Mini Reviews For The Week Ending 9/3
Sometimes, the staff at Graphic Policy read more comics than we’re able to get reviewed. When that happens you’ll see a weekly feature compiling short reviews from the staff of the comics, or graphic novels, we just didn’t get a chance to write a full review for. These are Graphic Policy’s Mini Reviews.
Cryptocracy #3 (Dark Horse) The series continues to plug along quite nicely but there’s some digital backgrounds that look like they’re about fifteen years old, and that’s not ideal to say the least. Dodgy background aside, the non digital bits are actually well done, which makes the difference between foreground and background that much more noticeable. Overall: 7 Recommendation: Read
Howard The Duck #10 (Marvel)* So this is the penultimate issue of Howard The Duck, and after reading this one gets the sense that Chip Zdarsky is unhappy about that. There’s a funny, yet very sharp, commentary on Marvel’s state of affairs in this issue. It’s worth buying for that alone. Overall: 9 Recommendation: Buy
Predator vs Judge Dredd vs Aliens #2 (Dark Horse) I honestly started reading this series expecting it to be a blood train wreck of a comic. While it’s certainly bloody, it’s far from a train wreck. I’ve been really pleasantly surprised by this series so far, and we’re only two issues in – I’m looking forward to what’s coming next. Overall: 8.5 Recommendation: Buy
Witchfinder: City Of The Dead #1 (Dark Horse) An interesting read that feels very much like a story from the late 1800’s with the colours and the way Mignola writes. I’m not the biggest fan of his work (but that’s simply because I haven’t read much), so I can’t comment on how this compares to his other comics, but this one was better than I hoped for. A solid start to a zombie/mystery story. Overall: 8 Recommendation: Buy
Afterlife with Archie #10 (Archie)**: First off, how about that Francesco Francavilla cover! This issue takes us before the zombie plague to the secret origin of Josie and the Pussycats – as an immortal vampire vaudeville act. So it very nicely traces the history of girl groups in America, all thanks to cruel orphanage director Alexandra Cabot. Given my 35-year-plus-history in musical theatre and my almost-literally lifelong cartoon crush on Josie, there is no way I can possibly review this issue objectively. Thank you, Roberto Aguirre-Sacasa. Overall: 9.5 (only because the sentence case lettering annoys the hell out of me) Recommendation: Are you kidding me? Buy it already!
Island #10 (Image)**: Brandon Graham and Emma Rios put together a stellar issue this time around. It kicks off with a new Pop Gun War chapter from the incredible Farel Dalrymple. There’s a bit of dialogue that sums it up for me: “Let it go. Let’s go.” – “But we just went somewhere.” Just go. Next up: A Land Called Tarot by Gael Bertrand – a silent fantasy quest comic that is drawn so absolutely wonderfully that words would have been superfluous. I can’t say that I’ve seen animals drawn so realistically yet with so much character. My only quibble would be wishing that he put the same depth of imagination into the main character’s face, which stays in anime cartooniness and kind of clashes with the style of the rest. Fil Barlow brings us back to his Zooniverse (scanning his original pieces from 1986 and recolouring). In this case, he presents an essay (or rather, “Zoonological Study”) on the Fried Gatcheralis, which we saw being hocked in a back alley last issue. Interesting that it’s his adaptation of the original 1986 piece by Michael Logan and Allister Hardiman. Four pages of delight. Finally, Remy Boydell’s “Pervert Fashion”, a 4-page series of funny animals in galleries and boudoirs and staircases. Would be forgettable except for the last page, which so perfectly captures an attitude that I can’t help picturing nearly any of my LGBTQ friends in exactly that gallery, lounging up against that same table. This issue knocks it out of the park. Overall: 9. Recommendation: buy.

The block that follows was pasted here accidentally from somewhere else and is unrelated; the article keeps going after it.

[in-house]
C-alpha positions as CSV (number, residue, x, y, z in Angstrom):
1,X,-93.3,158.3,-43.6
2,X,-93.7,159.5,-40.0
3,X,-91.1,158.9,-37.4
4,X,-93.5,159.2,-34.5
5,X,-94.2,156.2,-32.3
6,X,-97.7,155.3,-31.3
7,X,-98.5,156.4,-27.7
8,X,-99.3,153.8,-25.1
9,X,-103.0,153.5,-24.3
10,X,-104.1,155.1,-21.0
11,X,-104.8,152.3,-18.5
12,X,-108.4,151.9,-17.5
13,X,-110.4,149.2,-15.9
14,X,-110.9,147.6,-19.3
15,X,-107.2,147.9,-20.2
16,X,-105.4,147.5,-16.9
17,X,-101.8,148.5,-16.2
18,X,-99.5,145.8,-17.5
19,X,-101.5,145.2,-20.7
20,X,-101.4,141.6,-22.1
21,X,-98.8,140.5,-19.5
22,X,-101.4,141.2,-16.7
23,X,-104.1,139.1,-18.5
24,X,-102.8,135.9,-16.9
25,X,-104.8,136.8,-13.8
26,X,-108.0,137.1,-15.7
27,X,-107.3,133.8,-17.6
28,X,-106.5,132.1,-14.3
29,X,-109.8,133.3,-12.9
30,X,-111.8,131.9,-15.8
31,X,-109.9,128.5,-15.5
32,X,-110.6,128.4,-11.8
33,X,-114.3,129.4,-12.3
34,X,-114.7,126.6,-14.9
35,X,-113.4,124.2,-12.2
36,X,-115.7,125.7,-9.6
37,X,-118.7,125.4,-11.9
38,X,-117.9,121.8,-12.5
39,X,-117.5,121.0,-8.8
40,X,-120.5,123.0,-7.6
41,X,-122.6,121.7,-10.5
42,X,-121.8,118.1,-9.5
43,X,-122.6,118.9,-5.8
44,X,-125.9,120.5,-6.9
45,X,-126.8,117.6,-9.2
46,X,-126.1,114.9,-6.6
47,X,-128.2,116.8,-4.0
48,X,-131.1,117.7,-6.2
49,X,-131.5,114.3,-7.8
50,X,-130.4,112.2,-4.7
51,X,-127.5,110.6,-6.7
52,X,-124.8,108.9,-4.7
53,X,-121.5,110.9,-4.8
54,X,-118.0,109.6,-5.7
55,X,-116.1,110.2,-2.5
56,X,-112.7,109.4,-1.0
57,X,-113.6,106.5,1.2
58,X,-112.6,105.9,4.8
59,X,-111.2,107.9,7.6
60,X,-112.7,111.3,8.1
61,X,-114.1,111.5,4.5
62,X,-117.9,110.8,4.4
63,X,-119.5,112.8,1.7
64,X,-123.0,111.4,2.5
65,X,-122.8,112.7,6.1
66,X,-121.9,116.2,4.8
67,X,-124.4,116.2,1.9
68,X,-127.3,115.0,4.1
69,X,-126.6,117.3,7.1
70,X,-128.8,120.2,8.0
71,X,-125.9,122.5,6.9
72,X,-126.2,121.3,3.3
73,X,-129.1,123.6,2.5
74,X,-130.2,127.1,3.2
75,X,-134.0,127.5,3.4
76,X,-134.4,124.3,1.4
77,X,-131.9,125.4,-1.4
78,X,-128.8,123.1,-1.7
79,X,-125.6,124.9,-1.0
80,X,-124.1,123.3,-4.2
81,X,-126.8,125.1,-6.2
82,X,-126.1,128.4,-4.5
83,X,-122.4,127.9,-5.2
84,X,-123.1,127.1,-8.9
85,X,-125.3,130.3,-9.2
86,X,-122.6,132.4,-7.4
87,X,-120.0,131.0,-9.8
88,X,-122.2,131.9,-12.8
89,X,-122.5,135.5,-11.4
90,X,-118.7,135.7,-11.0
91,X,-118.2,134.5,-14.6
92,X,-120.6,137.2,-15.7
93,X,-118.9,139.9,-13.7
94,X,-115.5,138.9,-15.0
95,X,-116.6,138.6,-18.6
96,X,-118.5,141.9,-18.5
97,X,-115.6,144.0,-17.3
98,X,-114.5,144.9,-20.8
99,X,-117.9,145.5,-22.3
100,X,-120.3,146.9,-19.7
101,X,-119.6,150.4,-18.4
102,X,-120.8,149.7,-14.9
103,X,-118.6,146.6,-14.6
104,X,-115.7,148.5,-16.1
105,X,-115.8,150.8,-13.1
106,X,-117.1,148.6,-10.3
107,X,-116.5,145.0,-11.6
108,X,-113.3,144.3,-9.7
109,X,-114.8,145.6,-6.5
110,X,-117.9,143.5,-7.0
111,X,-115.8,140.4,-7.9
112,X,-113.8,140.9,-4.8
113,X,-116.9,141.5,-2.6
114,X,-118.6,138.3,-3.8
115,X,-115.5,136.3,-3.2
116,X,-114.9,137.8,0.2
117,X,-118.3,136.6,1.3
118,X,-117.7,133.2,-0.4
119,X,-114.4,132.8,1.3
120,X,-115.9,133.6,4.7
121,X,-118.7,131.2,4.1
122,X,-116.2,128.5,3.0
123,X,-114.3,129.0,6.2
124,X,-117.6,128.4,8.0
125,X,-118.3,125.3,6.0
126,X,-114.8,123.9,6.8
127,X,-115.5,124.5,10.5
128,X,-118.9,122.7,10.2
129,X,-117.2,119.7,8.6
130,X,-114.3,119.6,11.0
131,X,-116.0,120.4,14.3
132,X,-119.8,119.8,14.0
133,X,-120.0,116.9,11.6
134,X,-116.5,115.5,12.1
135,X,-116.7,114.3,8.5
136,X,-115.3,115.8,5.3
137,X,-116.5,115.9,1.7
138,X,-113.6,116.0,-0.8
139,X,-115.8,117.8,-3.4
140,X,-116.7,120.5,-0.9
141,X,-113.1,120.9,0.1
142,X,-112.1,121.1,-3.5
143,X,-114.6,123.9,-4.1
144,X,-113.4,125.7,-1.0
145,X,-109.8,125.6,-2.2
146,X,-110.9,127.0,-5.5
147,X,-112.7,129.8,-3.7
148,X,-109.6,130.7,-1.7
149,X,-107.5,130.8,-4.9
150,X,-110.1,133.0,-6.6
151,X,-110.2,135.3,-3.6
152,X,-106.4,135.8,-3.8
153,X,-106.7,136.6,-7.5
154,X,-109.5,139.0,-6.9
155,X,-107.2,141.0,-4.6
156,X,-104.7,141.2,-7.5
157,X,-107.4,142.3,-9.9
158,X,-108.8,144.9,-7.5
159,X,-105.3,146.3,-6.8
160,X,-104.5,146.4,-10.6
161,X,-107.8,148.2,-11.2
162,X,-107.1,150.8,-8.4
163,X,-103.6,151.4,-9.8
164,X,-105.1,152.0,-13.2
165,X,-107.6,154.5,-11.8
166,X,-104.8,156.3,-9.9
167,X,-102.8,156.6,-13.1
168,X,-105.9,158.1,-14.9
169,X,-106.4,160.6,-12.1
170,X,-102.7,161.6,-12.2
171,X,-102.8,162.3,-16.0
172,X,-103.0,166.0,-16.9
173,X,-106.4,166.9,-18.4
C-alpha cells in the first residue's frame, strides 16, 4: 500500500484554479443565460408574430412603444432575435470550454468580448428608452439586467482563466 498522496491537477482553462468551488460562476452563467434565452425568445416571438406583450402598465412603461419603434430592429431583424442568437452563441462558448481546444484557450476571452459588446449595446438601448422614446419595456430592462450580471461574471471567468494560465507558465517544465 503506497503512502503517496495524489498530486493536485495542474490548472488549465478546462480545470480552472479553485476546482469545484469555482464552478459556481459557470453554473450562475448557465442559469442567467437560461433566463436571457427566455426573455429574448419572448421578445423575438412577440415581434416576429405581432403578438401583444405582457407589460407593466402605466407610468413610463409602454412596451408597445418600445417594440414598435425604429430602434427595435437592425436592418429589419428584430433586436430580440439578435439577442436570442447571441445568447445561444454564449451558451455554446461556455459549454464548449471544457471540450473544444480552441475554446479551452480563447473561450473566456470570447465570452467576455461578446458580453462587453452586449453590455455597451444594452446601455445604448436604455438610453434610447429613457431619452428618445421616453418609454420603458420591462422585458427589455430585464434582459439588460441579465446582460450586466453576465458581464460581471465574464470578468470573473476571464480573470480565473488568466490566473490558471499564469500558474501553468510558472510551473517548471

Lazarus #24 (Image)**: The “Cull” continues, moving expertly between a roadside hit and the most manipulative Scrabble game I’ve ever seen depicted. What’s astonishing here is the juxtaposition of huge external stakes in the war between the Families and the internal stakes of Forever discovering, attempting to discover, being prevented from discovering, being led to discovering, the truth about her very existence. The impurity of every single person’s motives get my heart pumping: Johanna does nothing for free, not even play Scrabble. Plus: two sublime pages of Sonia Bittner badassery. Overall: 9.5 Recommendation: buy
Northguard #1 (Chapterhouse)**: The newest incarnation of the creation of my buddy Mark Shainblum and Gabriel Morrissette’s 1984 creation. The original Philip Wise wasn’t a super-agent or anything, just a kid who stumbled on an alien Uni-Band who, in exchange for working for the government, demanded a super-hero costume. Nice! But here, writer Anthony Falcone goes in another, more cliche’d direction, with super-agent Philip Wise (why the same name?) being told to put on a super-hero costume, which he resents. There’s something interesting in this issue about how the Canadian government is doing CIA a black-ops favour by sending in their super-guy for plausible deniability, but there seem to be storylines here that originate in other books (probably Captain Canuck) that leave me kind of puzzled. Ron Salas’ art is okay. Far more interesting to me is the Gabriel Morrissette backup, which pits what appears to be the original Northguard, who would now be, what, 50 years old or so? against a couple of super-powered cosplayers. Which brings me to a thing in these Canadian comics: the difference between English writers attempting to write Quebecois francophones and actual Quebeckers doing the same. The former is just token and grating, and the latter has a real challenge, since our local dialect is like the Australian of French and kind of incomprehensible to non-locals. Anyway (or as we say here, entékas)… Overall: 6 Recommendation: skip